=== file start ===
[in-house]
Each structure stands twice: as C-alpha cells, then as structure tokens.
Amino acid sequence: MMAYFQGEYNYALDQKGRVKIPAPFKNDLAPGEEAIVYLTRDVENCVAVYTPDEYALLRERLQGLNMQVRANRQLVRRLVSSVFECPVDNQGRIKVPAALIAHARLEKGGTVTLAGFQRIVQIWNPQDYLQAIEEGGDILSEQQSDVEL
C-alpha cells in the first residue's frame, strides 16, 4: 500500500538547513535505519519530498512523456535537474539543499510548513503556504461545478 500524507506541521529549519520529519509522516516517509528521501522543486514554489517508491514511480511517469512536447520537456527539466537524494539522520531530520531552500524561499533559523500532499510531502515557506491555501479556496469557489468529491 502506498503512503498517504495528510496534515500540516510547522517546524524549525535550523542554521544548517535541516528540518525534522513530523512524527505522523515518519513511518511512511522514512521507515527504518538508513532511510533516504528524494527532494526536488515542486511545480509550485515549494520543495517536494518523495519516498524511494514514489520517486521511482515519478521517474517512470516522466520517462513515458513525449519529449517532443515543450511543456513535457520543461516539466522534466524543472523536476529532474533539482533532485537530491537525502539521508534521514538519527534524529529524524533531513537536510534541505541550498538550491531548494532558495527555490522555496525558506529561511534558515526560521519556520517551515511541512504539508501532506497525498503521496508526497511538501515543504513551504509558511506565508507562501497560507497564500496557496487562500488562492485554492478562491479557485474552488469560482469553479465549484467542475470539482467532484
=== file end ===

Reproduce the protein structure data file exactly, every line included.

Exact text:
[in-house]
Each structure stands twice: as C-alpha cells, then as structure tokens.
Amino acid sequence: MMAYFQGEYNYALDQKGRVKIPAPFKNDLAPGEEAIVYLTRDVENCVAVYTPDEYALLRERLQGLNMQVRANRQLVRRLVSSVFECPVDNQGRIKVPAALIAHARLEKGGTVTLAGFQRIVQIWNPQDYLQAIEEGGDILSEQQSDVEL
C-alpha cells in the first residue's frame, strides 16, 4: 500500500538547513535505519519530498512523456535537474539543499510548513503556504461545478 500524507506541521529549519520529519509522516516517509528521501522543486514554489517508491514511480511517469512536447520537456527539466537524494539522520531530520531552500524561499533559523500532499510531502515557506491555501479556496469557489468529491 502506498503512503498517504495528510496534515500540516510547522517546524524549525535550523542554521544548517535541516528540518525534522513530523512524527505522523515518519513511518511512511522514512521507515527504518538508513532511510533516504528524494527532494526536488515542486511545480509550485515549494520543495517536494518523495519516498524511494514514489520517486521511482515519478521517474517512470516522466520517462513515458513525449519529449517532443515543450511543456513535457520543461516539466522534466524543472523536476529532474533539482533532485537530491537525502539521508534521514538519527534524529529524524533531513537536510534541505541550498538550491531548494532558495527555490522555496525558506529561511534558515526560521519556520517551515511541512504539508501532506497525498503521496508526497511538501515543504513551504509558511506565508507562501497560507497564500496557496487562500488562492485554492478562491479557485474552488469560482469553479465549484467542475470539482467532484